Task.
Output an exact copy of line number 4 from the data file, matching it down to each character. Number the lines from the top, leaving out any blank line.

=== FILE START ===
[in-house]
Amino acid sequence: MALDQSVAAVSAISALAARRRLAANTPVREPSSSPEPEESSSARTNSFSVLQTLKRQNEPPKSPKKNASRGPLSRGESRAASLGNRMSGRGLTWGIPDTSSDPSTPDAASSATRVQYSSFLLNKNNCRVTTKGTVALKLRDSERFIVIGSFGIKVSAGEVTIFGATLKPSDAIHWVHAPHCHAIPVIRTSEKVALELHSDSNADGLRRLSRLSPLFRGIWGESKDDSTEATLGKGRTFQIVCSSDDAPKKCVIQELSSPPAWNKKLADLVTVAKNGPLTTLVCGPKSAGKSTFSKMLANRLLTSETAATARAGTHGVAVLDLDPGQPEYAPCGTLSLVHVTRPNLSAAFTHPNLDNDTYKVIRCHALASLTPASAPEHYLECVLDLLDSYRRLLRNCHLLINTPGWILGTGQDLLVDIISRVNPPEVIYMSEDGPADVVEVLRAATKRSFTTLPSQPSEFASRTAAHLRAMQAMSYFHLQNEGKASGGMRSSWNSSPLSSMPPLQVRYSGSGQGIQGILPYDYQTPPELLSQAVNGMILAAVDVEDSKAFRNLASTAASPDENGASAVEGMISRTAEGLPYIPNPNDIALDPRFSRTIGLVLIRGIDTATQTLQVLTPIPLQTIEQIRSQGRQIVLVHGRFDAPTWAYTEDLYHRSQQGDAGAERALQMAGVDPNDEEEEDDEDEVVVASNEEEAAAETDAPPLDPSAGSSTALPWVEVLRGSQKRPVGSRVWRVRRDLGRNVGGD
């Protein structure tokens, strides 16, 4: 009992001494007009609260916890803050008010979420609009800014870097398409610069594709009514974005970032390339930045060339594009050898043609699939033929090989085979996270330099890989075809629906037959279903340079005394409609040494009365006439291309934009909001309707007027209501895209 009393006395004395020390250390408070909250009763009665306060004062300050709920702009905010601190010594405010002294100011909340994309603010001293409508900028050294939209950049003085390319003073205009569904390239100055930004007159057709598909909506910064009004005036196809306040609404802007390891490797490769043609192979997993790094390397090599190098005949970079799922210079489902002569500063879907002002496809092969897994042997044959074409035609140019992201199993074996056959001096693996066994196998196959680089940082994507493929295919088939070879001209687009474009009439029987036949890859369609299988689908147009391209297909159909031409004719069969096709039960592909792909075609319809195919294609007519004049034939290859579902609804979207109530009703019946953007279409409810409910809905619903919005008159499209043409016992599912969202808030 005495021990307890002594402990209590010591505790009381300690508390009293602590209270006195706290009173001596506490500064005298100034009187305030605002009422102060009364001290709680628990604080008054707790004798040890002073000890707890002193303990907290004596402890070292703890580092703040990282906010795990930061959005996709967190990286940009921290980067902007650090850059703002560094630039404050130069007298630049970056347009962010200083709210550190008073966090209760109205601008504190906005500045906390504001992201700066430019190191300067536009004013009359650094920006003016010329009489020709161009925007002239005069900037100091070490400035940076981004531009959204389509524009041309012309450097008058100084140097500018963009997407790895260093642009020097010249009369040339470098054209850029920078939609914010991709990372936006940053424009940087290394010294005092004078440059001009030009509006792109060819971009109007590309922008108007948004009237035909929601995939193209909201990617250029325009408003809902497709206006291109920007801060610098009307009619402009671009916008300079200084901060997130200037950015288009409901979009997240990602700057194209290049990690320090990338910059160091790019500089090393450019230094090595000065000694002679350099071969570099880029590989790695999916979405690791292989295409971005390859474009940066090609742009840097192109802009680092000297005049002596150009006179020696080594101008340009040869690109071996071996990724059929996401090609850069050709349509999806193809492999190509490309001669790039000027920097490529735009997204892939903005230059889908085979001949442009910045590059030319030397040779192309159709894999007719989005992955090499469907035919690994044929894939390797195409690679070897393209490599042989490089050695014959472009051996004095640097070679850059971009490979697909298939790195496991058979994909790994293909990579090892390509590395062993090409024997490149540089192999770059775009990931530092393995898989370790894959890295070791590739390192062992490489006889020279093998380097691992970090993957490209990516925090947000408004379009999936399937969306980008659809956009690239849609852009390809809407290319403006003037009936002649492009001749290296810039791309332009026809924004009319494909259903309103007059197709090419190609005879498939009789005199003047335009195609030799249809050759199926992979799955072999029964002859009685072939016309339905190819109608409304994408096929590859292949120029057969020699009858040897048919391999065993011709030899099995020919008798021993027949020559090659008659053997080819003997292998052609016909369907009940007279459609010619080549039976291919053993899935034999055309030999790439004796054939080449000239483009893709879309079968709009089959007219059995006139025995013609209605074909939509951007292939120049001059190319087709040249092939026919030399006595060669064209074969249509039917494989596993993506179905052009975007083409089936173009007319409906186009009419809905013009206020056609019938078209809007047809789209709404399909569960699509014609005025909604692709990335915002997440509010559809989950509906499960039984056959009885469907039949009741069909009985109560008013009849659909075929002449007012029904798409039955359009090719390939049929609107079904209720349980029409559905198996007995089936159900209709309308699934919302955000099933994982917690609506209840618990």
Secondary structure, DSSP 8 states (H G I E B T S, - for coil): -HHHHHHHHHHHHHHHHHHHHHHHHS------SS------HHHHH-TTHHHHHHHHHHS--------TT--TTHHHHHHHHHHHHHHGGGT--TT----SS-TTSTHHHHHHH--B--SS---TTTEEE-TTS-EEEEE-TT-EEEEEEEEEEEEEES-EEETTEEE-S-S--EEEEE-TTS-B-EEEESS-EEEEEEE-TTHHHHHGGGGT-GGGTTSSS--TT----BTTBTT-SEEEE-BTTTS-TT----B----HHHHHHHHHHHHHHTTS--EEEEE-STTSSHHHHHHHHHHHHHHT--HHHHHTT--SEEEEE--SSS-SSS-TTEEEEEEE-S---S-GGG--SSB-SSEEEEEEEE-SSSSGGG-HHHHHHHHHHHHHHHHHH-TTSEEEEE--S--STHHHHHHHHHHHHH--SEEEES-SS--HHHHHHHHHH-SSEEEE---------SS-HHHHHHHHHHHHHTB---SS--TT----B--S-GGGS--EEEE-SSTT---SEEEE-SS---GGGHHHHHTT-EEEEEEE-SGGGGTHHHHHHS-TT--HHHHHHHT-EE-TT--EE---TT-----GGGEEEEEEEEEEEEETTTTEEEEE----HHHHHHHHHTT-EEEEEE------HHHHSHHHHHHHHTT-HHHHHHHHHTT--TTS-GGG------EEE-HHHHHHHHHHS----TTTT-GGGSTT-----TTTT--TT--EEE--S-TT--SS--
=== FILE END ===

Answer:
Secondary structure, DSSP 8 states (H G I E B T S, - for coil): -HHHHHHHHHHHHHHHHHHHHHHHHS------SS------HHHHH-TTHHHHHHHHHHS--------TT--TTHHHHHHHHHHHHHHGGGT--TT----SS-TTSTHHHHHHH--B--SS---TTTEEE-TTS-EEEEE-TT-EEEEEEEEEEEEEES-EEETTEEE-S-S--EEEEE-TTS-B-EEEESS-EEEEEEE-TTHHHHHGGGGT-GGGTTSSS--TT----BTTBTT-SEEEE-BTTTS-TT----B----HHHHHHHHHHHHHHTTS--EEEEE-STTSSHHHHHHHHHHHHHHT--HHHHHTT--SEEEEE--SSS-SSS-TTEEEEEEE-S---S-GGG--SSB-SSEEEEEEEE-SSSSGGG-HHHHHHHHHHHHHHHHHH-TTSEEEEE--S--STHHHHHHHHHHHHH--SEEEES-SS--HHHHHHHHHH-SSEEEE---------SS-HHHHHHHHHHHHHTB---SS--TT----B--S-GGGS--EEEE-SSTT---SEEEE-SS---GGGHHHHHTT-EEEEEEE-SGGGGTHHHHHHS-TT--HHHHHHHT-EE-TT--EE---TT-----GGGEEEEEEEEEEEEETTTTEEEEE----HHHHHHHHHTT-EEEEEE------HHHHSHHHHHHHHTT-HHHHHHHHHTT--TTS-GGG------EEE-HHHHHHHHHHS----TTTT-GGGSTT-----TTTT--TT--EEE--S-TT--SS--